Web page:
One of the advantages of being an author is that you can invent your own characters and the worlds that they inhabit. However, all of these characters must then be named as well, which is something that certain authors are better at than others. Sometimes characters are given bizarre names to emphasize the fact that they exist in worlds vastly different from our own while other times we are left wondering what the author was thinking. The fantasy genre in particular is fond of characters with names containing almost more apostrophes than letters, but here are some other books featuring pretty peculiar character names as well.
by John C. Wright
When it comes to not only the weirdest, but possibly also the longest name in fiction, there are few books that come close to The Golden Age. It is the first book in the three-part Golden Oecumene series by John C. Wright and features a protagonist who discovers parts of his past appears to have been removed from his mind. The full name of the protagonist is “Phaethon Prime Rhadamanth Humodified (augment) Uncomposed, Indepconsciousness, Base Neuroformed, Silver-Gray Manorial Schola, Era 7043”, but most people stick to simply calling him Phaethon.
by Tom Robbins
The protagonist of Even Cowgirls Get The Blues is Sissy Hankshaw, a woman with enormous thumbs. Instead of seeing this as a defect Sissy considers her thumbs a gift and use them to become a hitchhiker who travels across the United States. Although Sissy isn’t really that unusual a name she does at one point encounter the improbably named cowgirl, Bonanza Jellybean.
3. Oliver Twist
by Charles Dickens
Charles Dickens could probably fill every spot on this list with the number of strange names he came up with for his character. One example is Charley Bates, from the novel Oliver Twist. While the name doesn’t sound very peculiar it is the fact that he is regularly referred to as Master Bates that might raise a few eyebrows. Then there is also the schoolteacher in Hard Times, known as Mr. M’Choakumchild and Lord Lancaster Stiltstalking from Little Dorrit to name a few.
by Joseph Heller
Another novel that is bursting at the seams with weird character names is Catch-22 by Joseph Heller. First Lieutenant Milo Minderbinder is bad enough because it sounds like some type of comic book villain, but then we also have Major Major Major. Major when on to attain the rank of Major, making him Major Major Major Major. The book itself is about the airmen of the 256th Squadron who try their best to not take part in combat missions and is widely regarded as a literary classic.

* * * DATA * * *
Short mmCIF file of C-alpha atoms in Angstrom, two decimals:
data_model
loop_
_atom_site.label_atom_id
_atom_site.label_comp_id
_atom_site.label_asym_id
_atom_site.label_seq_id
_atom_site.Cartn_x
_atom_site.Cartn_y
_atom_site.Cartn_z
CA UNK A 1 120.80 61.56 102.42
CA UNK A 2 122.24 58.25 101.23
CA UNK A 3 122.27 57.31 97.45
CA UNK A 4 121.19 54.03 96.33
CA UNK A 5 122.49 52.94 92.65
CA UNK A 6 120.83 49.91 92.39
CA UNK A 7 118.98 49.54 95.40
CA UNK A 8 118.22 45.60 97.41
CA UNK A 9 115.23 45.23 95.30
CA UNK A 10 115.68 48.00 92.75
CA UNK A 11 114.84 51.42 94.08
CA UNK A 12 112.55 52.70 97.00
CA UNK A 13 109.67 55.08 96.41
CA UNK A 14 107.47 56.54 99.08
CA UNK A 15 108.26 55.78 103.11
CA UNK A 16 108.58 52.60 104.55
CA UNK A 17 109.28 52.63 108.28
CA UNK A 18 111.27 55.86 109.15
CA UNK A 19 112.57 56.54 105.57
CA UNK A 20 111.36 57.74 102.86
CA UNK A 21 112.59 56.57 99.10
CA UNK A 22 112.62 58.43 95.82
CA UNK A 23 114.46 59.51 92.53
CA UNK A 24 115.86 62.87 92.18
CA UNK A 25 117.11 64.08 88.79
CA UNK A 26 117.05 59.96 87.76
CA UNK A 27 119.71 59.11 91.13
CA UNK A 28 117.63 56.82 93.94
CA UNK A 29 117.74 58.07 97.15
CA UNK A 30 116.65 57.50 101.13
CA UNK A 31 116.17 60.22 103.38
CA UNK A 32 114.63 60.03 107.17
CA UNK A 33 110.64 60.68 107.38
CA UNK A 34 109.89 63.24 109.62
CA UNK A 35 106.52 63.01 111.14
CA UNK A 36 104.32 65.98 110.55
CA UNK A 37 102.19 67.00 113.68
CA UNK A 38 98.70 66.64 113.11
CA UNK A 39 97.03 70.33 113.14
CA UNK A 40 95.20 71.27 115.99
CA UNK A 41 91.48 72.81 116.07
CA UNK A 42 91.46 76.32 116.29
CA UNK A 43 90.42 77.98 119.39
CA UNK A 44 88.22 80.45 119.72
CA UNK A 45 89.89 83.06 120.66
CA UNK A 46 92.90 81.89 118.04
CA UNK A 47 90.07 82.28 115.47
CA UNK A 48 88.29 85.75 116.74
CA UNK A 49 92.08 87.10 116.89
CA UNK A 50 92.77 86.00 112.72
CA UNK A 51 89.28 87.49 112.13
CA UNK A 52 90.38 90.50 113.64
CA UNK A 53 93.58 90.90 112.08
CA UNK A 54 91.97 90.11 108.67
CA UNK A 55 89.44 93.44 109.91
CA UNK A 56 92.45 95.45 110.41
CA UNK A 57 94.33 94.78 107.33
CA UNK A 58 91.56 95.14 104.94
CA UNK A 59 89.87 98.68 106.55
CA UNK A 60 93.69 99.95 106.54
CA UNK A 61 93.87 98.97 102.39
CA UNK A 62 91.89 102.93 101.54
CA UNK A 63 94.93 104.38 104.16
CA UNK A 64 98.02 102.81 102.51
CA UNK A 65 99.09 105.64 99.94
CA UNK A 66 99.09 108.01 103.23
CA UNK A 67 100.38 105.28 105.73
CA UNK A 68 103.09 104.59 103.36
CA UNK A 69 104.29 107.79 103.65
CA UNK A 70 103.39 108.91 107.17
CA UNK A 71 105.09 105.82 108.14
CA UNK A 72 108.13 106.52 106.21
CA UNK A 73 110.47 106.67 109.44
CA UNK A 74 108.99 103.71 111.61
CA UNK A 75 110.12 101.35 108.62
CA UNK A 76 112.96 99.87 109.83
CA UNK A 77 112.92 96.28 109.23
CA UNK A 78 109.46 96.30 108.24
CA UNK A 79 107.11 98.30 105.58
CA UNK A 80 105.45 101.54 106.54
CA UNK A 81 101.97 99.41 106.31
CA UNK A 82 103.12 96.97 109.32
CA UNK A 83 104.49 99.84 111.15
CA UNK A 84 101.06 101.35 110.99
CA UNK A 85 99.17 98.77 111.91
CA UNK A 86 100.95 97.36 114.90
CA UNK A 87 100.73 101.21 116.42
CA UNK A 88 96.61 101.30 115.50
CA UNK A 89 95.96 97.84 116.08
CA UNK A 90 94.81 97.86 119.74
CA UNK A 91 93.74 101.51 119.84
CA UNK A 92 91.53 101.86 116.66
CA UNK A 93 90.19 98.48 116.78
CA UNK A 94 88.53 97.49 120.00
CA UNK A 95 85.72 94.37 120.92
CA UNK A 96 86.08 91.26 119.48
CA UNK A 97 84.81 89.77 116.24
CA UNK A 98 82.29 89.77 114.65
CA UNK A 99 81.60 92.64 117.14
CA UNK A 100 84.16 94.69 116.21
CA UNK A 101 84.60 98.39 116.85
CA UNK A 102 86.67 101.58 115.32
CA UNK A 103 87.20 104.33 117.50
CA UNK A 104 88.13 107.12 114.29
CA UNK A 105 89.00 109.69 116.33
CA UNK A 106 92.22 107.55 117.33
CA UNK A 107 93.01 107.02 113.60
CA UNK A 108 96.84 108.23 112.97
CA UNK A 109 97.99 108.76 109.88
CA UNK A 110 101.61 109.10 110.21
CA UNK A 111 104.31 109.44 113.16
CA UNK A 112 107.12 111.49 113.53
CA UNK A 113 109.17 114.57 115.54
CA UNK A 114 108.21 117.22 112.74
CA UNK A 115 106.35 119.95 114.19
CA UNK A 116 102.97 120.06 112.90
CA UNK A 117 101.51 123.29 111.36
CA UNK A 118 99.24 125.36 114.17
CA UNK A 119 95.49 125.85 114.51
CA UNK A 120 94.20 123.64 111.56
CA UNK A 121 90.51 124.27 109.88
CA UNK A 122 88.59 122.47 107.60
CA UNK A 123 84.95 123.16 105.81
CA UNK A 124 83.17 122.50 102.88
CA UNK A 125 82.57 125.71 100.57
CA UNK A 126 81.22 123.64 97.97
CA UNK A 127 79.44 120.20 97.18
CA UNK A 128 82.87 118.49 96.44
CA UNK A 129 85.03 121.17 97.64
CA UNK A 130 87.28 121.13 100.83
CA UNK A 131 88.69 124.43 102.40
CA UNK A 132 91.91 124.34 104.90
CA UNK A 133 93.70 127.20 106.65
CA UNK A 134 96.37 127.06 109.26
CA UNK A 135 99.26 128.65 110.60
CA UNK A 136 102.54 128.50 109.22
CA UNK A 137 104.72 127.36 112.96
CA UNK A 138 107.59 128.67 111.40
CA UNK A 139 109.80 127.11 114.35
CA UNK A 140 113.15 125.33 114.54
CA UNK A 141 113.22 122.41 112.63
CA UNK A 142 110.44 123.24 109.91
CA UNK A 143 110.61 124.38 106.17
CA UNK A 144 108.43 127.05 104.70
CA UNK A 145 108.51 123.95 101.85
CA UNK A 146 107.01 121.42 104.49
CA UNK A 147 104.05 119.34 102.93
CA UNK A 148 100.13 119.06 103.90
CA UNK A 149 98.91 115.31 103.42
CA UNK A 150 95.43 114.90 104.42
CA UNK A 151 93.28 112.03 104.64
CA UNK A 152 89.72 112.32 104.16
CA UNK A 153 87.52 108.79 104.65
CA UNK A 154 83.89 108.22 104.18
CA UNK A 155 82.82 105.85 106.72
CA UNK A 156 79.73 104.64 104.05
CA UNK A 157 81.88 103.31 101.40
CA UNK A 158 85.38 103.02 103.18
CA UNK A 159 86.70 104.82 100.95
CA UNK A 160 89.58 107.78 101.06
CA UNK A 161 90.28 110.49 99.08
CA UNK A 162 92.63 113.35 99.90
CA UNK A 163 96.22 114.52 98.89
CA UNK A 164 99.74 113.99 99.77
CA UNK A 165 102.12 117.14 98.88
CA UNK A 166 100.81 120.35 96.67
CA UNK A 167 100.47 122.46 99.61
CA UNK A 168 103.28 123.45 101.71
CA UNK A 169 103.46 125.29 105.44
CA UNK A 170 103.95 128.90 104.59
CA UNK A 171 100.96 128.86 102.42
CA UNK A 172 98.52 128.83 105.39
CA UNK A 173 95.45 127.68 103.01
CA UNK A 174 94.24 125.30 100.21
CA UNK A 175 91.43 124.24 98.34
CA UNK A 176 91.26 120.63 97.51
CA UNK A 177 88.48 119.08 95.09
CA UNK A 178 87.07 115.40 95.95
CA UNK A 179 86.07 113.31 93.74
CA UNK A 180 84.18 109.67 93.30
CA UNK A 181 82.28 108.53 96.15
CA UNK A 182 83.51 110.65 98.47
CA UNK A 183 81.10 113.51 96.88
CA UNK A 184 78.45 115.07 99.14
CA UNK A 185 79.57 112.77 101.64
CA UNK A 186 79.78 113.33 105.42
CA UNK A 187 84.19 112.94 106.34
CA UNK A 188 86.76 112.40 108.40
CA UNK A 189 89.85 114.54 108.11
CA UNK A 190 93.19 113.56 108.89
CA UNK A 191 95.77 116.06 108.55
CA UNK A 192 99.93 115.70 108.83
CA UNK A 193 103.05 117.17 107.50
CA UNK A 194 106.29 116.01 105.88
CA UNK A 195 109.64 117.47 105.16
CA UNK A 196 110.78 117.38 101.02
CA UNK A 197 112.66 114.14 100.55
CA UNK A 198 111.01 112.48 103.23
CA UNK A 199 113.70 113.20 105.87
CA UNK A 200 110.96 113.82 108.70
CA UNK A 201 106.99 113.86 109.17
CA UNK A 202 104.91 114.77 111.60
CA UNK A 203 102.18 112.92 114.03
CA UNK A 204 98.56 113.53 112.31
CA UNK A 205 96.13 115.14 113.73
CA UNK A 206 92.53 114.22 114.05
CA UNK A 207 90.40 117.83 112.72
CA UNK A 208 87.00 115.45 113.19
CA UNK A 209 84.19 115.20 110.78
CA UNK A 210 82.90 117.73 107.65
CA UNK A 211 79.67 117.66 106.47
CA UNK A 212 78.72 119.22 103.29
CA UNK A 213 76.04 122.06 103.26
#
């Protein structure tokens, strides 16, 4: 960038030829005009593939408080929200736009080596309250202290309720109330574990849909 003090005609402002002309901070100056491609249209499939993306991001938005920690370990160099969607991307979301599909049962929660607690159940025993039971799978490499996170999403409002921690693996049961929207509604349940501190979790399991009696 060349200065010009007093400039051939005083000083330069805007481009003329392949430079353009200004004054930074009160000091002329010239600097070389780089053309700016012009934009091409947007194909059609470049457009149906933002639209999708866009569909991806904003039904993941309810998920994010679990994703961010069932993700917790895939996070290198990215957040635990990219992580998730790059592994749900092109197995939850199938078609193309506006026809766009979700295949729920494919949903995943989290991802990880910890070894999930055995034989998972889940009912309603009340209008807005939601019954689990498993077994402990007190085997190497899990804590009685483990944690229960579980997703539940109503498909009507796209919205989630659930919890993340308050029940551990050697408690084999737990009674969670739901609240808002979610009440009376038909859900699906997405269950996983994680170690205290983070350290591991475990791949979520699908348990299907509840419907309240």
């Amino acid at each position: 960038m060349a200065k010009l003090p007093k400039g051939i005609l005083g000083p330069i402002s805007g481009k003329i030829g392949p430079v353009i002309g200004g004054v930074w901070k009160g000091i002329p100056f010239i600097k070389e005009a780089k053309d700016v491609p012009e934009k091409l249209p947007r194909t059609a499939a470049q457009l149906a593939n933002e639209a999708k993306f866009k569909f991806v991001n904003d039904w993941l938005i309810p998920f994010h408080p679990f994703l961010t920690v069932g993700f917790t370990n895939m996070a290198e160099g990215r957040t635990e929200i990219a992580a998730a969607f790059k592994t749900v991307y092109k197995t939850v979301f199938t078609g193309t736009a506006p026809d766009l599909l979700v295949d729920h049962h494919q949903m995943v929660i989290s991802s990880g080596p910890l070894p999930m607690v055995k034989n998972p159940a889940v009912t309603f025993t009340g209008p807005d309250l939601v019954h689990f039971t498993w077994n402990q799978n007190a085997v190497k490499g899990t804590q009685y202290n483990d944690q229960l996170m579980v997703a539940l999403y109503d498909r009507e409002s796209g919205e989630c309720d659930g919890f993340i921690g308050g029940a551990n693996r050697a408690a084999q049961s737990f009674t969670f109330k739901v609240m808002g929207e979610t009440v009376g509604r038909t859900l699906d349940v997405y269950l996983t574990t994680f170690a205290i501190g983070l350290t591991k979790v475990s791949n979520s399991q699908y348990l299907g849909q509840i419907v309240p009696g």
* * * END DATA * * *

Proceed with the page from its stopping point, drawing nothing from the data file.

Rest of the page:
Philip K. Dick
One of the narrators of Valis has a name that is almost as strange as the story itself. His name is Horselover Fat and he is contacted by a divine being of some sort via a pinkish ray of light. If this wasn’t bizarre enough, the author Philip K. Dick is also in the novel and is probably also the same person as Horselover Fat. You see, Philip means “lover of horses” in Greek and Dick is German for “Fat.”
by Keira Cass
The selection is set in a world that is divided into eight castes based on economic and social status. The protagonist of the book is part of the Five caste, which is the entertainers. When the Crown prince holds a competition to select his future wife, the protagonist is pressured by her family to enter in the hopes of her becoming a princess. With the novel set in a type of dystopian America and the protagonist being a singer it seems a bit bizarre that the author chose to literally name her America Singer.
by S. E. Hinton
The Outsiders is a coming of age novel that is made even more impressive by the fact that the author wrote the book before she was even 18 years old. The story is a powerful portrayal of what happens when two completely different social groups clash, which is a very mature topic for such a young author. While the oldest brother of the narrator is blessed with the ordinary name of Darrel, the two younger siblings were not as fortunate. Somehow, they ended up with the names Ponyboy and Sodapop, respectively.
8. Very LeFreak
by Rachel Cohn
The author of Very LeFreak seems to be so happy with the name that she came up with for her character that she even made it the title of the book. It is a story about a girl named, yes you guessed it Very LeFreak, who has a bit of a problem. The problem isn’t even her bizarre name, but the fact that she is absolutely addicted to technology. Very is actually short for Veronica, but the author must have been a fan of the 70s album, C’est Chic, to come up with that surname.